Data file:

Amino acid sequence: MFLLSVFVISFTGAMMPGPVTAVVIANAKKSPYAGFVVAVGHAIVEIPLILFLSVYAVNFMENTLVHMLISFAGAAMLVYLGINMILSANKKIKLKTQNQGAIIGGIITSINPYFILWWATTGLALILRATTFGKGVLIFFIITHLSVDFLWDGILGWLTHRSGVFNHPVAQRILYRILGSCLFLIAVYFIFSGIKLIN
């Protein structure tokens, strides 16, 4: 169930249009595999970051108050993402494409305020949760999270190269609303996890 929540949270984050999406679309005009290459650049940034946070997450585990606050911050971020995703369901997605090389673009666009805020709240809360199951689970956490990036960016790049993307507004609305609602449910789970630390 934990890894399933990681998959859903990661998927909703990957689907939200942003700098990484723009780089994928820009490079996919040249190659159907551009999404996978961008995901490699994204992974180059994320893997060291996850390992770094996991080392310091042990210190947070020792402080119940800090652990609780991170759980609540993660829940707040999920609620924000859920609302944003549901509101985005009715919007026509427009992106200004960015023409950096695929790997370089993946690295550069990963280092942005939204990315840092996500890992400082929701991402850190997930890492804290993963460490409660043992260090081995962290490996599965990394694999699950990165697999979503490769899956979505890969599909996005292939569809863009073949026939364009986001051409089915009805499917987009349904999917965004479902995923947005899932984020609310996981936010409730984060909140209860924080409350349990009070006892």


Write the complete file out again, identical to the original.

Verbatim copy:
Amino acid sequence: MFLLSVFVISFTGAMMPGPVTAVVIANAKKSPYAGFVVAVGHAIVEIPLILFLSVYAVNFMENTLVHMLISFAGAAMLVYLGINMILSANKKIKLKTQNQGAIIGGIITSINPYFILWWATTGLALILRATTFGKGVLIFFIITHLSVDFLWDGILGWLTHRSGVFNHPVAQRILYRILGSCLFLIAVYFIFSGIKLIN
């Protein structure tokens, strides 16, 4: 169930249009595999970051108050993402494409305020949760999270190269609303996890 929540949270984050999406679309005009290459650049940034946070997450585990606050911050971020995703369901997605090389673009666009805020709240809360199951689970956490990036960016790049993307507004609305609602449910789970630390 934990890894399933990681998959859903990661998927909703990957689907939200942003700098990484723009780089994928820009490079996919040249190659159907551009999404996978961008995901490699994204992974180059994320893997060291996850390992770094996991080392310091042990210190947070020792402080119940800090652990609780991170759980609540993660829940707040999920609620924000859920609302944003549901509101985005009715919007026509427009992106200004960015023409950096695929790997370089993946690295550069990963280092942005939204990315840092996500890992400082929701991402850190997930890492804290993963460490409660043992260090081995962290490996599965990394694999699950990165697999979503490769899956979505890969599909996005292939569809863009073949026939364009986001051409089915009805499917987009349904999917965004479902995923947005899932984020609310996981936010409730984060909140209860924080409350349990009070006892």